I want to point out one more thing. In Acts 15:13-18, we read the following: “And after they had held their peace, James answered, saying, Men and brethren, hearken unto me: Simeon hath declared how God at the first did visit the Gentiles, to take out of them a people for his name. And to this agree the words of the prophets; as it is written, After this I will return, and will build again the tabernacle of David, which is fallen down; and I will build again the ruins thereof, and I will set it up: That the residue of men might seek after the Lord, and all the Gentiles, upon whom my name is called, saith the Lord, who doeth all these things. Known unto God are all his works from the beginning of the world.” From this, we see that James clearly understood that the calling of the Gentiles under the New Covenant was a fulfilling of a prophecy in Amos 9:11-12 concerning the building again of the tabernacle of David. I point this out for the edification of Dispensationalists who are looking for the fulfillment of Old Testament prophecies in national Israel. It is not going to happen, folks. We Christians, the ekklēsia, the called-out assembly, are true Israel.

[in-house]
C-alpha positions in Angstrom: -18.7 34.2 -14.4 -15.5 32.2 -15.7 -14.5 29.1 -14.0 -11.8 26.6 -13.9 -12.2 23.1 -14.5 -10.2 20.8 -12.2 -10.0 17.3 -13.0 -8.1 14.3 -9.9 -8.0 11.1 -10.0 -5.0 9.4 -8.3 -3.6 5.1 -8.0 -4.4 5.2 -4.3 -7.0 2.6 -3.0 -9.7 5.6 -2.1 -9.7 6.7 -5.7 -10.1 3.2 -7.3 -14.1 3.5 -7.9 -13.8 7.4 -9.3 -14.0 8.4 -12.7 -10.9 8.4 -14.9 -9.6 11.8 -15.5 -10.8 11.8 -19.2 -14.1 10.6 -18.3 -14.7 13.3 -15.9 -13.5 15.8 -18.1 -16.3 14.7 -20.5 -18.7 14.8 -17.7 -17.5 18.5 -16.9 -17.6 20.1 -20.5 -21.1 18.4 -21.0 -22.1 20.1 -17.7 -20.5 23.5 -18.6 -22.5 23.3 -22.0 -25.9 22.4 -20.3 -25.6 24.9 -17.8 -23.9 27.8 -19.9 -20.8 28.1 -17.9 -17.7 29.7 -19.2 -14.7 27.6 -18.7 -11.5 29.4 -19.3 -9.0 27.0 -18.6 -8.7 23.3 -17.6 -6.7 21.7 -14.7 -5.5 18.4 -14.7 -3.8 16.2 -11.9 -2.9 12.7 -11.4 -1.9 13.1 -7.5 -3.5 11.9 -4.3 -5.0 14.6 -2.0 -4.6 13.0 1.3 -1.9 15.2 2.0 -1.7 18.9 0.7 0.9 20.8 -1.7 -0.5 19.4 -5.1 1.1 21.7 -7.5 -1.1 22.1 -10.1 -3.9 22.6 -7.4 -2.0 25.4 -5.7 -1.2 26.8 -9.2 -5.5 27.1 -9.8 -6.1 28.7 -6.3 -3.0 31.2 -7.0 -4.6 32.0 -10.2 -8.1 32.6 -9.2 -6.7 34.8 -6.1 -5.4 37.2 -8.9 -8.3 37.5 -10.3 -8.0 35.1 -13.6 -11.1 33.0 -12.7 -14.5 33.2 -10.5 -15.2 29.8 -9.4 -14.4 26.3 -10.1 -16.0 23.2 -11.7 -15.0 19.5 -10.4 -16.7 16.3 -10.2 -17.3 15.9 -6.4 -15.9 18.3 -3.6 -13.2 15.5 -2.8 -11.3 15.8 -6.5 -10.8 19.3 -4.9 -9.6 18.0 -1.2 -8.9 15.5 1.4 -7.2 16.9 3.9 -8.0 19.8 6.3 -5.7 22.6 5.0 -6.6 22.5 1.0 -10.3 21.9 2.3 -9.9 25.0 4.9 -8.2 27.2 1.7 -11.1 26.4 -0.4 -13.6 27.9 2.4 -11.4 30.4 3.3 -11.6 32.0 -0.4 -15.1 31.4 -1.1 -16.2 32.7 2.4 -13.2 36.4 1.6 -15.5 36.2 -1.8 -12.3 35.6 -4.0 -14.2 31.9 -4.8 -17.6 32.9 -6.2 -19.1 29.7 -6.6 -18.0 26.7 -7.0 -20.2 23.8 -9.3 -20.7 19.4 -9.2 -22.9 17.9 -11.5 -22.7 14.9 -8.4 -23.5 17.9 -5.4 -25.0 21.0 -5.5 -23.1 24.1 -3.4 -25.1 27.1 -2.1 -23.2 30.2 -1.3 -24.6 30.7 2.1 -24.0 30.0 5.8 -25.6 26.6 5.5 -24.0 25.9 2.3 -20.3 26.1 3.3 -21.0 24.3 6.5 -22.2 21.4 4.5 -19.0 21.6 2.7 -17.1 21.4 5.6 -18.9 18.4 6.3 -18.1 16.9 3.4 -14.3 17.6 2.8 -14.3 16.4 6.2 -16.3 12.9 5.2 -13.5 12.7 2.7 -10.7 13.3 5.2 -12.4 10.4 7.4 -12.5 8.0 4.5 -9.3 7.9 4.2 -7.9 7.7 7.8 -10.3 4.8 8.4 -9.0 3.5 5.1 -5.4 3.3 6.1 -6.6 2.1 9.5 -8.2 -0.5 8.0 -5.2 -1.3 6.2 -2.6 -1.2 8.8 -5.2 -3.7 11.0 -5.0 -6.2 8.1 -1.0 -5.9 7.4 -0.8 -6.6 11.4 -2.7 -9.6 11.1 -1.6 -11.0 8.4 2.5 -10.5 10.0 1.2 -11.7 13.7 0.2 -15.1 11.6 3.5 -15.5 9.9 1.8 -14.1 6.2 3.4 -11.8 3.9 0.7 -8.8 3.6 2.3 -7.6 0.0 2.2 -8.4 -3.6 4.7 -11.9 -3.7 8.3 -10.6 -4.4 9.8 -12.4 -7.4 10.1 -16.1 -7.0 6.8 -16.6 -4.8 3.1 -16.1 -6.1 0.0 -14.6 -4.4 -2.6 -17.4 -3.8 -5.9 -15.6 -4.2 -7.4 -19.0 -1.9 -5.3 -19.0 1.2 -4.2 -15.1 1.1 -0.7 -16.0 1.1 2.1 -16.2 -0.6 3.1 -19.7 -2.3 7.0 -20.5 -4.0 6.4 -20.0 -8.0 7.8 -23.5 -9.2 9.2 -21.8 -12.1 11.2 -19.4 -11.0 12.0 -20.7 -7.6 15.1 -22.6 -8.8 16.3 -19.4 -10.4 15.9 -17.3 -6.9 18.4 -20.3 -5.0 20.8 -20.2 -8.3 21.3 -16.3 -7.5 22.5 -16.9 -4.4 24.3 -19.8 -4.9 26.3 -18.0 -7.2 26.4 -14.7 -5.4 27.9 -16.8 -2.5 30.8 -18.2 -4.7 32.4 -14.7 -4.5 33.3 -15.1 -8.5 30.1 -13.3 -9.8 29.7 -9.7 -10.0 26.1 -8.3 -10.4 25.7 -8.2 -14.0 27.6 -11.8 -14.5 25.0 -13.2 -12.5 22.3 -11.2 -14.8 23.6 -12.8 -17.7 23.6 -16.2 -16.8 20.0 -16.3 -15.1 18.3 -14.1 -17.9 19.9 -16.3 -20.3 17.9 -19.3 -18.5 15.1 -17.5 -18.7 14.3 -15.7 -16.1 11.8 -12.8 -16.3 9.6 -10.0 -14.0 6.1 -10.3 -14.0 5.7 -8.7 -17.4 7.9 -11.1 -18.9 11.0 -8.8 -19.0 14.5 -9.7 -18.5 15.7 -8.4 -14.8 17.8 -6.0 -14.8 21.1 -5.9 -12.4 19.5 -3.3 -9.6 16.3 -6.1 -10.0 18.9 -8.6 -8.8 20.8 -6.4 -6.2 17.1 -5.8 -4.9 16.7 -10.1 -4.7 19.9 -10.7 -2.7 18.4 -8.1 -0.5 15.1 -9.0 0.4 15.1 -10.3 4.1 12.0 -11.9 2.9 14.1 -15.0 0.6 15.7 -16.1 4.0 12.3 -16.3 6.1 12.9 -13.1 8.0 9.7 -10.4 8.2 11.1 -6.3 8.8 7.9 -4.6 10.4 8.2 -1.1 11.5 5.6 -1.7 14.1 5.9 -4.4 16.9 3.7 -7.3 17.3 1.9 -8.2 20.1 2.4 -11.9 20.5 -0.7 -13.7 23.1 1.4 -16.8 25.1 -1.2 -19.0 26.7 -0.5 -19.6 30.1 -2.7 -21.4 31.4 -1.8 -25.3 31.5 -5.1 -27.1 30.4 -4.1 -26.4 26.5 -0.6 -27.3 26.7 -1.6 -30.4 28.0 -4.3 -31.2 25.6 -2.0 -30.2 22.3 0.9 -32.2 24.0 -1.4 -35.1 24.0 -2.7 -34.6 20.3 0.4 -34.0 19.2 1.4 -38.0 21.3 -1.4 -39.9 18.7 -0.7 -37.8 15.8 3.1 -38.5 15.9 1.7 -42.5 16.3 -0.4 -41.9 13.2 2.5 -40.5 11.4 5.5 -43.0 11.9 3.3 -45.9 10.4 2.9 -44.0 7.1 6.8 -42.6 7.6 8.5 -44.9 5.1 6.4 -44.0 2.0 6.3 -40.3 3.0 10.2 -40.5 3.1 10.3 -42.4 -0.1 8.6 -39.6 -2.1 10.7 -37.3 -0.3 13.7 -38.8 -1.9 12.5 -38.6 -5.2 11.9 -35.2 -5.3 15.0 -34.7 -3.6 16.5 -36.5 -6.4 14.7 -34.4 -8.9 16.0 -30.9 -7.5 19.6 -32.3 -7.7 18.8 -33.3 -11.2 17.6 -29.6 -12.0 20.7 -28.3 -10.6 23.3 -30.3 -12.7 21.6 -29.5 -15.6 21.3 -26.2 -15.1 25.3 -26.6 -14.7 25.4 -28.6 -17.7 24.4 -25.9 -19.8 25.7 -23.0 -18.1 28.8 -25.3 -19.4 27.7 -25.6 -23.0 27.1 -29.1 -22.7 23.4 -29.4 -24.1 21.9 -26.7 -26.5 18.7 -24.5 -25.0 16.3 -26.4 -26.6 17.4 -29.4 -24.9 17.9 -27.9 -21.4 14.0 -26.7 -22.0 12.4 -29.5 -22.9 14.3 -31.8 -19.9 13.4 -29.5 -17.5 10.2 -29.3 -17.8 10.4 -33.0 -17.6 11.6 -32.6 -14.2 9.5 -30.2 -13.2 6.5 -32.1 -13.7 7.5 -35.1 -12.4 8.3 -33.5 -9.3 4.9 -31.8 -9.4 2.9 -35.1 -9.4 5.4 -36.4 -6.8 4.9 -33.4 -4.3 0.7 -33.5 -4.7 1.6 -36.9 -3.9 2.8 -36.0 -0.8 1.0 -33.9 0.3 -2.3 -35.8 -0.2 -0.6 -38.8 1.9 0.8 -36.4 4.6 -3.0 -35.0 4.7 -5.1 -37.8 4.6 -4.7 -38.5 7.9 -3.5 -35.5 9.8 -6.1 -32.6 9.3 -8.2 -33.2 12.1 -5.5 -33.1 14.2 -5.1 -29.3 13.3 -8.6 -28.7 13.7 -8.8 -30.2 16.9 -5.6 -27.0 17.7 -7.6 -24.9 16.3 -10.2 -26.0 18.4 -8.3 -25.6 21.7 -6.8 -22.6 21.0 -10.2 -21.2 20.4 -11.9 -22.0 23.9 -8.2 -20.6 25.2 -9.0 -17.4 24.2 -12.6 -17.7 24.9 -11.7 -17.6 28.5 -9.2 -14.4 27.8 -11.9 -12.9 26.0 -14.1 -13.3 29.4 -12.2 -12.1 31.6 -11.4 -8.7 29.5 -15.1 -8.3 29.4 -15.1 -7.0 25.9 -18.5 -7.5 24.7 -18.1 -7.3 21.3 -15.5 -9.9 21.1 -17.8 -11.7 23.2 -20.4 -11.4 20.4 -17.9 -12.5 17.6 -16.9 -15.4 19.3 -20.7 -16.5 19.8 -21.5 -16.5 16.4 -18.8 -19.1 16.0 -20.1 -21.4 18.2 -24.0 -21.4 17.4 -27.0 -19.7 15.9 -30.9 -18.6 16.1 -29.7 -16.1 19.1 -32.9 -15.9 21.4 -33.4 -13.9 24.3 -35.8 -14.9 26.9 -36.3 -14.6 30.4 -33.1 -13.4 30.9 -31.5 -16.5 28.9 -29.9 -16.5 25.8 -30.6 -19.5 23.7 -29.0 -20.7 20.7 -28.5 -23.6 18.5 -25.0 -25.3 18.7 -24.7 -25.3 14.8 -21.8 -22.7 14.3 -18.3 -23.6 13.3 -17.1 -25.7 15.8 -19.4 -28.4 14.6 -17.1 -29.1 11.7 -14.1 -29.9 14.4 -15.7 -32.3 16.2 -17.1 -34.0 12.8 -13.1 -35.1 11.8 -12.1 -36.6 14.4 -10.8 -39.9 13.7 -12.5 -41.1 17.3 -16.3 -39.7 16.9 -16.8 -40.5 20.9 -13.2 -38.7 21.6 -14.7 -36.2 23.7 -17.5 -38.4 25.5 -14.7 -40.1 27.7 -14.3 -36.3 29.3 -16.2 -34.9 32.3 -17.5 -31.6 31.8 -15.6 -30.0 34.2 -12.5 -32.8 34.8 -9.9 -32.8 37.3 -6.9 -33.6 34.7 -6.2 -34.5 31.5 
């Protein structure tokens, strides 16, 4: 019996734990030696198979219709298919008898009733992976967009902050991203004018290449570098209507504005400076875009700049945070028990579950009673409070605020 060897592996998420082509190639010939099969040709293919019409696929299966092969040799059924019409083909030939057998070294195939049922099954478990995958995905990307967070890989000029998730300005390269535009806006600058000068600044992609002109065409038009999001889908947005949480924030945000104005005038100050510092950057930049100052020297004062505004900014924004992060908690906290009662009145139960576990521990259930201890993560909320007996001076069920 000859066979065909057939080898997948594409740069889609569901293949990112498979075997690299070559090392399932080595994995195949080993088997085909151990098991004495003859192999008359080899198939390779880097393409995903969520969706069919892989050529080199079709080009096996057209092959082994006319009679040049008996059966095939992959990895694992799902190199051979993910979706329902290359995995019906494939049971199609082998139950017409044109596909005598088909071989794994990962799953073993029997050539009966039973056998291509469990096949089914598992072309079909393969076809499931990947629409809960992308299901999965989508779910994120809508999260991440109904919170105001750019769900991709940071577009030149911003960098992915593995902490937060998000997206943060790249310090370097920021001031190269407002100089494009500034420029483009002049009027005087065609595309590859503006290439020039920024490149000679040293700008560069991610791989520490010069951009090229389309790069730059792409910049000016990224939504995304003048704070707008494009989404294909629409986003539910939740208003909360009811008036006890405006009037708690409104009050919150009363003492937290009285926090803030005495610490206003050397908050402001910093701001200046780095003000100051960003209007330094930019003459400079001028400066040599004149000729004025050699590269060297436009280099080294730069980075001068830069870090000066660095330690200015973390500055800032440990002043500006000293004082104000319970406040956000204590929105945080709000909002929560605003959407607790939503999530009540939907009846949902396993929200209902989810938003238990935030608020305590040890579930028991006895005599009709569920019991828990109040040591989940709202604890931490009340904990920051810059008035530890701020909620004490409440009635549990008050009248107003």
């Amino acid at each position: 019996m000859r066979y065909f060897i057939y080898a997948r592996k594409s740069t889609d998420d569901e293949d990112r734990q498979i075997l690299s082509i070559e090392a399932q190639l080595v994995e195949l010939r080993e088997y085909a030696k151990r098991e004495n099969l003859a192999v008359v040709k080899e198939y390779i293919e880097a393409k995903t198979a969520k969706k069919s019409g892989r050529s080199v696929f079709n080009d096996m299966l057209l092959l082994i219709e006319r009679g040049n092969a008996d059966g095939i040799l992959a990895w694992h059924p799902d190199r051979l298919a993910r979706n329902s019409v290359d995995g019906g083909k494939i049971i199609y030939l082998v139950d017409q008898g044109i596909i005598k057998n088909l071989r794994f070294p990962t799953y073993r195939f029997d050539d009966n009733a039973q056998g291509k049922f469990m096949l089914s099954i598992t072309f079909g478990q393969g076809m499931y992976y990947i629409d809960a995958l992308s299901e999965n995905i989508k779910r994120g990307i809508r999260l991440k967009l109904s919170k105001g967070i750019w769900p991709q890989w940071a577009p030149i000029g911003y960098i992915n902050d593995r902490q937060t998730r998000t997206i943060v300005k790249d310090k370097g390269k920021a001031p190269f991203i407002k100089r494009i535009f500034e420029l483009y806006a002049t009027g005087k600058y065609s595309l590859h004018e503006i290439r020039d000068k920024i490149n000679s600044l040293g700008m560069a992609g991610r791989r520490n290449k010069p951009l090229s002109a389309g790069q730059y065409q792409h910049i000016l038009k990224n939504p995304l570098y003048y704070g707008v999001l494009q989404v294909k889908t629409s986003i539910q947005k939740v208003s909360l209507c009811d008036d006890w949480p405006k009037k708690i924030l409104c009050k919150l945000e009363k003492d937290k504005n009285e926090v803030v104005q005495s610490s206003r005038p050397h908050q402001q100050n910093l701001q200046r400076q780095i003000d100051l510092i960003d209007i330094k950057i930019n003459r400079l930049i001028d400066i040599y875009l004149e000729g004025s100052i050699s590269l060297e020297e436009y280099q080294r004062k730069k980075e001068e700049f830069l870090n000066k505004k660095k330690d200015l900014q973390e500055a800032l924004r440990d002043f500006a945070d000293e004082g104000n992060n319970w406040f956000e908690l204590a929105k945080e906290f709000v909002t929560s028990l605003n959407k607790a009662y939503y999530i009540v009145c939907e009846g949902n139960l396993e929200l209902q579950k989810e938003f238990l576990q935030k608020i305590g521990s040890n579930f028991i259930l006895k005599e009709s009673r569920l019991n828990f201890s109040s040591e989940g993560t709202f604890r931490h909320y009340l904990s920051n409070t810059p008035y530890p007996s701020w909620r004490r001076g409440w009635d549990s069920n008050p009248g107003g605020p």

So, Acts 15 is in no way teaching that the Gentiles, or even the Jews, should keep the law or any part of it or listen to the law being read on the Sabbath. Instead, it teaches that the law was a burden that no one could keep, and that our hearts are purified by faith (verse 9).

Peter Ditzel